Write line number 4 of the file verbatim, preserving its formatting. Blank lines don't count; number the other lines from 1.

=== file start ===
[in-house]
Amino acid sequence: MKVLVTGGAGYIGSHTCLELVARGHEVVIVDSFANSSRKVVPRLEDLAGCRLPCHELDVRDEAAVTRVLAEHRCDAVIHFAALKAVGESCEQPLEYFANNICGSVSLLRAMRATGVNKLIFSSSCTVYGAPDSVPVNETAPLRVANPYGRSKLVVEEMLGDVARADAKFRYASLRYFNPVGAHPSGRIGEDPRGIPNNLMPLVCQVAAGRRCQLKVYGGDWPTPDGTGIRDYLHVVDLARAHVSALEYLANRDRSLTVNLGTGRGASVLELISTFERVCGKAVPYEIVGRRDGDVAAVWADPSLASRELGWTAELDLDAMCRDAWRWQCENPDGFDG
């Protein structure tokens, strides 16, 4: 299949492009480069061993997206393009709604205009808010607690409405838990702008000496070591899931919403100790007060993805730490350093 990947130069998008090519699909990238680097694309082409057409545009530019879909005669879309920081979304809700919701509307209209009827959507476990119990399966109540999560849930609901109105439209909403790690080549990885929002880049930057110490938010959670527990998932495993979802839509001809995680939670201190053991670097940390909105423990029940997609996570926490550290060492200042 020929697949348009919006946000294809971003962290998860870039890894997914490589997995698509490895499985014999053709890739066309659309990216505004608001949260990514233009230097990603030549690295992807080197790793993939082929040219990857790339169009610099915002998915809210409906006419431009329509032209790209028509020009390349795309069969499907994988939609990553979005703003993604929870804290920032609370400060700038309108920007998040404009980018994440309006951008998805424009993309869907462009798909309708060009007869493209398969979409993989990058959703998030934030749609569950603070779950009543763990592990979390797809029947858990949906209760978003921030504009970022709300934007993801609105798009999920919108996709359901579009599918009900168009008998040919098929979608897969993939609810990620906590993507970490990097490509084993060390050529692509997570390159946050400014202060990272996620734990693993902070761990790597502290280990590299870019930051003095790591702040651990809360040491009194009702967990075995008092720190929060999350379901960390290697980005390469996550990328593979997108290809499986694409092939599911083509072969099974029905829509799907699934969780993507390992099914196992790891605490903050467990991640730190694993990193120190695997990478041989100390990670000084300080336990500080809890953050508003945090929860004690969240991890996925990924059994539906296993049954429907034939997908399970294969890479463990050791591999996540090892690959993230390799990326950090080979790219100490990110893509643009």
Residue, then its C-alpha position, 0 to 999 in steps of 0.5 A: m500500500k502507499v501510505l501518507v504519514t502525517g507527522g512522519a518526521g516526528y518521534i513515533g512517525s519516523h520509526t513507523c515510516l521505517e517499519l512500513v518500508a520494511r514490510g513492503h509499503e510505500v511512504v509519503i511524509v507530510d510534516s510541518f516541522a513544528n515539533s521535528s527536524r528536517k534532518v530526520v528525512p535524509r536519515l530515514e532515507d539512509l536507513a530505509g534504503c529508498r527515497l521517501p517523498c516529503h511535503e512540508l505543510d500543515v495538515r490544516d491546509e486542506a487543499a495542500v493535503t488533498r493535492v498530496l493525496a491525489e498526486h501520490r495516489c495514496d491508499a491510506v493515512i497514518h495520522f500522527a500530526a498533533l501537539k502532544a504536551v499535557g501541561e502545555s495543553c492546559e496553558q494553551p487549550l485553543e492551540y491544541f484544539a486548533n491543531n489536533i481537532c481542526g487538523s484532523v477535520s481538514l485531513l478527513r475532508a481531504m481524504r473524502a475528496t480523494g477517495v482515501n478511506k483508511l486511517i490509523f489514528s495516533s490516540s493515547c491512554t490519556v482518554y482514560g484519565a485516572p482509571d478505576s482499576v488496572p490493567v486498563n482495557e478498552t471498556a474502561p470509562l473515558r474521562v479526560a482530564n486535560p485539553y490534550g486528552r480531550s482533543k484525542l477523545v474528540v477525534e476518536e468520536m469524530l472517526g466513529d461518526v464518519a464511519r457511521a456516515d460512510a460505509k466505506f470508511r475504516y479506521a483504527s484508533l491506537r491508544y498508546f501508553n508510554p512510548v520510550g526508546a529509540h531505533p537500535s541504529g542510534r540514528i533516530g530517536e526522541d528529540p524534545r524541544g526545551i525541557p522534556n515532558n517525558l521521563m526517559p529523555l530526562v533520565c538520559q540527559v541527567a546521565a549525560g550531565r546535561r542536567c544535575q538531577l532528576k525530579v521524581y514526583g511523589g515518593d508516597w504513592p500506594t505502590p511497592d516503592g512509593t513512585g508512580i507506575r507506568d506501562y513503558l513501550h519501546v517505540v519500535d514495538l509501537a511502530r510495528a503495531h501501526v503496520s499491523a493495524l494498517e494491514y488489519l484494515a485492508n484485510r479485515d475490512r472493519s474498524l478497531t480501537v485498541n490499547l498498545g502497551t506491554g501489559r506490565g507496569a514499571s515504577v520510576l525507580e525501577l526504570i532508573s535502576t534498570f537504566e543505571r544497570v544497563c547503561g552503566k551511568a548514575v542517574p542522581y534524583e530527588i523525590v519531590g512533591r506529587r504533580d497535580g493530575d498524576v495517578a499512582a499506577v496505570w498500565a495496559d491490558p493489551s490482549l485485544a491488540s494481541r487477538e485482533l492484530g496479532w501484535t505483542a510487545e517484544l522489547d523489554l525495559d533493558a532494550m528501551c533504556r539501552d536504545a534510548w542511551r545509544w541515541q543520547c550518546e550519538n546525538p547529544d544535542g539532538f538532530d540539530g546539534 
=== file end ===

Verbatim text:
Residue, then its C-alpha position, 0 to 999 in steps of 0.5 A: m500500500k502507499v501510505l501518507v504519514t502525517g507527522g512522519a518526521g516526528y518521534i513515533g512517525s519516523h520509526t513507523c515510516l521505517e517499519l512500513v518500508a520494511r514490510g513492503h509499503e510505500v511512504v509519503i511524509v507530510d510534516s510541518f516541522a513544528n515539533s521535528s527536524r528536517k534532518v530526520v528525512p535524509r536519515l530515514e532515507d539512509l536507513a530505509g534504503c529508498r527515497l521517501p517523498c516529503h511535503e512540508l505543510d500543515v495538515r490544516d491546509e486542506a487543499a495542500v493535503t488533498r493535492v498530496l493525496a491525489e498526486h501520490r495516489c495514496d491508499a491510506v493515512i497514518h495520522f500522527a500530526a498533533l501537539k502532544a504536551v499535557g501541561e502545555s495543553c492546559e496553558q494553551p487549550l485553543e492551540y491544541f484544539a486548533n491543531n489536533i481537532c481542526g487538523s484532523v477535520s481538514l485531513l478527513r475532508a481531504m481524504r473524502a475528496t480523494g477517495v482515501n478511506k483508511l486511517i490509523f489514528s495516533s490516540s493515547c491512554t490519556v482518554y482514560g484519565a485516572p482509571d478505576s482499576v488496572p490493567v486498563n482495557e478498552t471498556a474502561p470509562l473515558r474521562v479526560a482530564n486535560p485539553y490534550g486528552r480531550s482533543k484525542l477523545v474528540v477525534e476518536e468520536m469524530l472517526g466513529d461518526v464518519a464511519r457511521a456516515d460512510a460505509k466505506f470508511r475504516y479506521a483504527s484508533l491506537r491508544y498508546f501508553n508510554p512510548v520510550g526508546a529509540h531505533p537500535s541504529g542510534r540514528i533516530g530517536e526522541d528529540p524534545r524541544g526545551i525541557p522534556n515532558n517525558l521521563m526517559p529523555l530526562v533520565c538520559q540527559v541527567a546521565a549525560g550531565r546535561r542536567c544535575q538531577l532528576k525530579v521524581y514526583g511523589g515518593d508516597w504513592p500506594t505502590p511497592d516503592g512509593t513512585g508512580i507506575r507506568d506501562y513503558l513501550h519501546v517505540v519500535d514495538l509501537a511502530r510495528a503495531h501501526v503496520s499491523a493495524l494498517e494491514y488489519l484494515a485492508n484485510r479485515d475490512r472493519s474498524l478497531t480501537v485498541n490499547l498498545g502497551t506491554g501489559r506490565g507496569a514499571s515504577v520510576l525507580e525501577l526504570i532508573s535502576t534498570f537504566e543505571r544497570v544497563c547503561g552503566k551511568a548514575v542517574p542522581y534524583e530527588i523525590v519531590g512533591r506529587r504533580d497535580g493530575d498524576v495517578a499512582a499506577v496505570w498500565a495496559d491490558p493489551s490482549l485485544a491488540s494481541r487477538e485482533l492484530g496479532w501484535t505483542a510487545e517484544l522489547d523489554l525495559d533493558a532494550m528501551c533504556r539501552d536504545a534510548w542511551r545509544w541515541q543520547c550518546e550519538n546525538p547529544d544535542g539532538f538532530d540539530g546539534 